The TV show Laverne & Shirley followed Laverne DeFazio (Penny Marshall) and Shirley Feeney (Cindy Williams) as they went about their lives and jobs in Milwaukee and got into trouble. With its comedy and focus on friendship, the show was a hit with viewers and gave rise to catchphrases and memorable moments.
11. Little House On The Prairie (1974-1983)
Little House On The Prairie brought the well-known books by Laura Ingalls Wilder to life. It told the story of the Ingalls family’s adventures and problems on the American plains. The show’s honest portrayal of family values, neighborhood ties, and hard times moved people who wanted to see life in a simpler time.
12. The Jeffersons (1975-1985)
The Jeffersons was a groundbreaking show that followed the lives of George and Louise Jefferson as they moved up the social ladder. The show broke the rules by discussing race, class, and social problems. It also allowed people to discuss how African Americans are shown on TV.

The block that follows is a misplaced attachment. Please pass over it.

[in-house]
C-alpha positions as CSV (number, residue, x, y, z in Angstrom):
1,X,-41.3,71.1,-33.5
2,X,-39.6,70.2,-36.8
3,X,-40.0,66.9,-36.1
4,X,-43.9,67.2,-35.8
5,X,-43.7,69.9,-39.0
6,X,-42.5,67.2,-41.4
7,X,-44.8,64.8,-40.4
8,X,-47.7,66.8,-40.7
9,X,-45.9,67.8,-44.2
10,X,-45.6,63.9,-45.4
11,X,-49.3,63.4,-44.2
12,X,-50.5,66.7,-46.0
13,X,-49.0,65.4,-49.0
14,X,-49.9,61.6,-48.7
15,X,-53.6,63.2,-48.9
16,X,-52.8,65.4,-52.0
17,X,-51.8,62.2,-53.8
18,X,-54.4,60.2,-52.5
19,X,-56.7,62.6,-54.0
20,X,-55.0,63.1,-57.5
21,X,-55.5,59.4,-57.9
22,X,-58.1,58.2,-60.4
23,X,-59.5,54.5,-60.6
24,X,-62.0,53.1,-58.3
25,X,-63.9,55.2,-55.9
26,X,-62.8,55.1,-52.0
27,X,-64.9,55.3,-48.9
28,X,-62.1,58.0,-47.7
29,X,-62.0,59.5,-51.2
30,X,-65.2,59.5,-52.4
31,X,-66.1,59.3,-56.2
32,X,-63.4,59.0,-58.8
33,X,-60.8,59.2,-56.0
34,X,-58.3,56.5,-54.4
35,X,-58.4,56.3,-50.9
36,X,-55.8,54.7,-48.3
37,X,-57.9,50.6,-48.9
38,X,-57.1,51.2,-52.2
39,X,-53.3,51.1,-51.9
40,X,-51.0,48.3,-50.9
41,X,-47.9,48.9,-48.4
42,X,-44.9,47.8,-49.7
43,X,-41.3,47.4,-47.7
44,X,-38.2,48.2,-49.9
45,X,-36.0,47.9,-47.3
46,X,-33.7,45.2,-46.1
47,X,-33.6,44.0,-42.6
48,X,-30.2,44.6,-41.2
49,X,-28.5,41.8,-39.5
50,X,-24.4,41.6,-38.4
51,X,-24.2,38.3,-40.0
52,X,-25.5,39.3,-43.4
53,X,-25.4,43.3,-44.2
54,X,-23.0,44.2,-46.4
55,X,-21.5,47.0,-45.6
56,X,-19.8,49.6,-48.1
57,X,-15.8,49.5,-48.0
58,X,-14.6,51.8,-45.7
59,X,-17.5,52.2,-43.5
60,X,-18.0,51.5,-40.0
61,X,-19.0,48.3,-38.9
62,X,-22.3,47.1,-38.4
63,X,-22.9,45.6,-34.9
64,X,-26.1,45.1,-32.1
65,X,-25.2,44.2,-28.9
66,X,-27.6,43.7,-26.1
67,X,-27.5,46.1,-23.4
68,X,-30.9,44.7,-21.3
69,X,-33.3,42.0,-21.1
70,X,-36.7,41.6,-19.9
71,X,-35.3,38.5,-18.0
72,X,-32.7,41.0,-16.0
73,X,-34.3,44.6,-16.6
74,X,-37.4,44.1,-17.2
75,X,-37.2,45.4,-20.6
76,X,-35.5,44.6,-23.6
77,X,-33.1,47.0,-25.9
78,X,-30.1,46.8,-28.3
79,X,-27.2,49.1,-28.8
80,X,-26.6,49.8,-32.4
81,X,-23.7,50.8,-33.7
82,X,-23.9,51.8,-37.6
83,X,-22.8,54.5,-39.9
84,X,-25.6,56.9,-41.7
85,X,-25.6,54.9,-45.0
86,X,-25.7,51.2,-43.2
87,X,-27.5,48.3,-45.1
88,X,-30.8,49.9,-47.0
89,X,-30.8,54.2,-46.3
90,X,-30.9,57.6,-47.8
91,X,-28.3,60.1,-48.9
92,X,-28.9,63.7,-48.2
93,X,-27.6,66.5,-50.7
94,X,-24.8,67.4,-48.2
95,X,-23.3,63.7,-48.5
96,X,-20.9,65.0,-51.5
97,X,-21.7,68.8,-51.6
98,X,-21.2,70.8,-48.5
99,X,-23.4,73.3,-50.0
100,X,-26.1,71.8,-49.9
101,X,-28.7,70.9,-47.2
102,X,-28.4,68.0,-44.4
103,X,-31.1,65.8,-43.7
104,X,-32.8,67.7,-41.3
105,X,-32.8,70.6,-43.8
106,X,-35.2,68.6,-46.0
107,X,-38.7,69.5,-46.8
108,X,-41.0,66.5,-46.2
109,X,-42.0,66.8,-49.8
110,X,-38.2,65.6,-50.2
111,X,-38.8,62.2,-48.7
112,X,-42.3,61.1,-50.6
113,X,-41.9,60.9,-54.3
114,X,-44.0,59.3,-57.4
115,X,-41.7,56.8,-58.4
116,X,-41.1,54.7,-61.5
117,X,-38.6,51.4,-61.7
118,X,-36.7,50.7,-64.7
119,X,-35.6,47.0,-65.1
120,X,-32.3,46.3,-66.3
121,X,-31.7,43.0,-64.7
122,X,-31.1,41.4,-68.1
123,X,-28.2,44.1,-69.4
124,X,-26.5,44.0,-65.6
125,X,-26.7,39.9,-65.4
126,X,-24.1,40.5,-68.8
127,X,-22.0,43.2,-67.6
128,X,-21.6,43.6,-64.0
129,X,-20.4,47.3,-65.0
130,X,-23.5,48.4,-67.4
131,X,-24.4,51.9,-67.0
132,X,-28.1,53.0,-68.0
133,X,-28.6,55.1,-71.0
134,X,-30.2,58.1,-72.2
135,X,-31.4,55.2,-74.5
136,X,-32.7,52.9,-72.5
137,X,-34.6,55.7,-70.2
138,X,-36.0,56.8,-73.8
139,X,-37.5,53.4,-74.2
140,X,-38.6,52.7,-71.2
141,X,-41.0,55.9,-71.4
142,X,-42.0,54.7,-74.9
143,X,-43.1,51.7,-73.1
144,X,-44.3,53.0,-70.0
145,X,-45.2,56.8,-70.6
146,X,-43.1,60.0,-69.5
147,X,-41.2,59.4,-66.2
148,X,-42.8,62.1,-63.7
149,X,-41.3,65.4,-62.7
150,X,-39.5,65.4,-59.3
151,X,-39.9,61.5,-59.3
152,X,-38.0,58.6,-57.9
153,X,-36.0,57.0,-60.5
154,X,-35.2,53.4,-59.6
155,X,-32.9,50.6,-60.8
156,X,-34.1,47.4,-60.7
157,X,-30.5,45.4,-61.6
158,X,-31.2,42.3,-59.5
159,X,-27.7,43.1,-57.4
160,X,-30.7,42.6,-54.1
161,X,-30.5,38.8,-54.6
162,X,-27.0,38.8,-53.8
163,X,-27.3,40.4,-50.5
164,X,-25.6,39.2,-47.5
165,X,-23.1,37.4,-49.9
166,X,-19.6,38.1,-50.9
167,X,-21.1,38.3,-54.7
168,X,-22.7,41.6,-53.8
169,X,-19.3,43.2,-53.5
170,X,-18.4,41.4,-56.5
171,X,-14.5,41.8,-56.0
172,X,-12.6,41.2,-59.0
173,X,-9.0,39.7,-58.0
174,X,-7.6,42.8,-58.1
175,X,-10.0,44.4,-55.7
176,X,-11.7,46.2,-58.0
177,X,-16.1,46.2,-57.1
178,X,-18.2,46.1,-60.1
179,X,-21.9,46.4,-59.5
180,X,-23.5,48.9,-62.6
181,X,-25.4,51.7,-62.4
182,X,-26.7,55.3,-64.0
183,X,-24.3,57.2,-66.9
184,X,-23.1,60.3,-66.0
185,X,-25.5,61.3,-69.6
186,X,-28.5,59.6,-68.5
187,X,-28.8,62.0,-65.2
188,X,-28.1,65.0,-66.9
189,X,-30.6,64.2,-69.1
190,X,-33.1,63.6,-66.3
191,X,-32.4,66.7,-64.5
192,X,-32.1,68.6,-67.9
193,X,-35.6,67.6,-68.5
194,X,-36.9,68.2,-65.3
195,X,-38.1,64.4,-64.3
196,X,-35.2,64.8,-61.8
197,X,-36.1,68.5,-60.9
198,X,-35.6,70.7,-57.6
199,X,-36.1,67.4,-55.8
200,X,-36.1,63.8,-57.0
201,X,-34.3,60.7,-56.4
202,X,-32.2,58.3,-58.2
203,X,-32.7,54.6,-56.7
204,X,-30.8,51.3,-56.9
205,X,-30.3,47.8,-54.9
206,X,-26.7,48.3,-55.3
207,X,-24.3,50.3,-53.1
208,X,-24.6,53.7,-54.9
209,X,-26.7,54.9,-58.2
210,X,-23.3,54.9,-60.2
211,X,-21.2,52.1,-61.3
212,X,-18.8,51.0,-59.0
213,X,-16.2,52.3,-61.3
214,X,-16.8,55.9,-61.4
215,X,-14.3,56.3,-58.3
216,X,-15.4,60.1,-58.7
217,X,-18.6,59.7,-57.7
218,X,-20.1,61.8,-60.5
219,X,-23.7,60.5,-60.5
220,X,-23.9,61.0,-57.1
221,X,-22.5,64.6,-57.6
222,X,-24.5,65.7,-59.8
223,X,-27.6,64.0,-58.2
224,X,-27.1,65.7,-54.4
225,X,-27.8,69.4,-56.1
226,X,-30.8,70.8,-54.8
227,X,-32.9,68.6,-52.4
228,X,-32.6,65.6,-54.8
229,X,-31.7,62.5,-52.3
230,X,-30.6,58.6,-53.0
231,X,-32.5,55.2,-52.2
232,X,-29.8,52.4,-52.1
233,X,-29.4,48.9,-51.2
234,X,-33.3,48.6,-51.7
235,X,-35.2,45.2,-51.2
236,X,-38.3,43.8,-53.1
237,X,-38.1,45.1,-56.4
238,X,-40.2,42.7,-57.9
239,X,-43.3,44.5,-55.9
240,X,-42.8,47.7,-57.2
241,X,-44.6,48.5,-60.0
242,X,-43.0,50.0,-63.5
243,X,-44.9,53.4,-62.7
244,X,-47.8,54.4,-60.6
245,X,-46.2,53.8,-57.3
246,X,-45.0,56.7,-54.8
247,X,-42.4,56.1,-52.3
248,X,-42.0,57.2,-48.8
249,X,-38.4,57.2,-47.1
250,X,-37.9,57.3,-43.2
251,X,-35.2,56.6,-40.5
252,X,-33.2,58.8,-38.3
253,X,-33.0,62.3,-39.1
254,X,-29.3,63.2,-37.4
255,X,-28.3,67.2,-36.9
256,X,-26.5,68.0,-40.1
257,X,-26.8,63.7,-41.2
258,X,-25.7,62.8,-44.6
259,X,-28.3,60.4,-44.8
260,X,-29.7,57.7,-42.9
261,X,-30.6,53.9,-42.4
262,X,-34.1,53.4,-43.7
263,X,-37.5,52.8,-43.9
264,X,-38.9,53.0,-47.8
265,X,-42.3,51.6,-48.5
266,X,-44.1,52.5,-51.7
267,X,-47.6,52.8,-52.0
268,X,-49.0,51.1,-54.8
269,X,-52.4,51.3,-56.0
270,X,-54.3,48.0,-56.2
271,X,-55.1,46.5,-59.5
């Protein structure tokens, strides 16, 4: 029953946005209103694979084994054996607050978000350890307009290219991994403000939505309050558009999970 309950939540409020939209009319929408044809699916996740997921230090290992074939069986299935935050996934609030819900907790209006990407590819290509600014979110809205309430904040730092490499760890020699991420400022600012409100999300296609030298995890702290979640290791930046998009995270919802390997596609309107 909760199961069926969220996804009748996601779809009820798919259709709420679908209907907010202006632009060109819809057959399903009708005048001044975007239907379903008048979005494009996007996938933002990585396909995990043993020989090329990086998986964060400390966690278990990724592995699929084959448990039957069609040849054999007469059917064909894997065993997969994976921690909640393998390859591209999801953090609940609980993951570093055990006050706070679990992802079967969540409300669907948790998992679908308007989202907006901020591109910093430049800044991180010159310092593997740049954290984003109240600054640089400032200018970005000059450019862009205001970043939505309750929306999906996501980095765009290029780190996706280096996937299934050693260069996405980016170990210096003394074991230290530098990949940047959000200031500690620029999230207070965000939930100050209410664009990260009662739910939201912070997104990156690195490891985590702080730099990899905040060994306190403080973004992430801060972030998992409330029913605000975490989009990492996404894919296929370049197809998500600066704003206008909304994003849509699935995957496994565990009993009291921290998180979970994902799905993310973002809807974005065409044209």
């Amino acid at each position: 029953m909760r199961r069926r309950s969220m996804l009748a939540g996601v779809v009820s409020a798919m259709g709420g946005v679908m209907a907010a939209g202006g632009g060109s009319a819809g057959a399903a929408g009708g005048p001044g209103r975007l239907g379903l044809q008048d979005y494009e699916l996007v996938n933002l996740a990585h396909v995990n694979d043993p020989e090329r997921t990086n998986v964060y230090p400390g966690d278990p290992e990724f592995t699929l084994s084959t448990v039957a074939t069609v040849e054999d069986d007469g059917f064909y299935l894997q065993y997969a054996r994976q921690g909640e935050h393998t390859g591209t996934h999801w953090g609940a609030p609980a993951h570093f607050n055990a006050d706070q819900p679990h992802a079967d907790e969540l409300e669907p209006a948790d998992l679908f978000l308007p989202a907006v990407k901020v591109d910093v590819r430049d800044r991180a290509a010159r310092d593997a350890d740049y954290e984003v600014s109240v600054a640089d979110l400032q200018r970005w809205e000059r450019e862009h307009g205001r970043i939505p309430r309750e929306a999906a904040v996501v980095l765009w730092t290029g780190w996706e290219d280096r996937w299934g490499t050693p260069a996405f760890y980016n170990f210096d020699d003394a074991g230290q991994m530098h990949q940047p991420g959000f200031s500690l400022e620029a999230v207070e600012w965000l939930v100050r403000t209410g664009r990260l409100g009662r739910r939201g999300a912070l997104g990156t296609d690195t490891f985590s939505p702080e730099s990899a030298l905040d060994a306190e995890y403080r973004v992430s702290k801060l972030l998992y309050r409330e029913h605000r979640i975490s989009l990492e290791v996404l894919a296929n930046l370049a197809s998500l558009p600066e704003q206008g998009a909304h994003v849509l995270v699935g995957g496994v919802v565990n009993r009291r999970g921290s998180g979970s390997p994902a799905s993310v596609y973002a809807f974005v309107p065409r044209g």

13. The Muppet Show (1974-1981)
The puppets, comedy, and music in The Muppet Show made it a family-friendly entertainment show. The show’s mix of humor and fun made it a staple of 1970s TV. It was led by the loveable Kermit the Frog and had a cast of strange characters.
14. Columbo (1971-2003)
In Columbo, Peter Falk played the title character, a detective who seemed stupid but was actually very smart. He solved crimes by paying close attention and working hard. The show differed from other crime procedurals because fans knew who the killer was right from the start.
15. Sesame Street (1969-Present)
Sesame Street is still going strong but heavily impacted the 70s. Through well-known characters like Big Bird, Elmo, and Cookie Monster, the show teaches basic ideas to generations of kids while making them laugh. This is nostalgic show for kids and adults.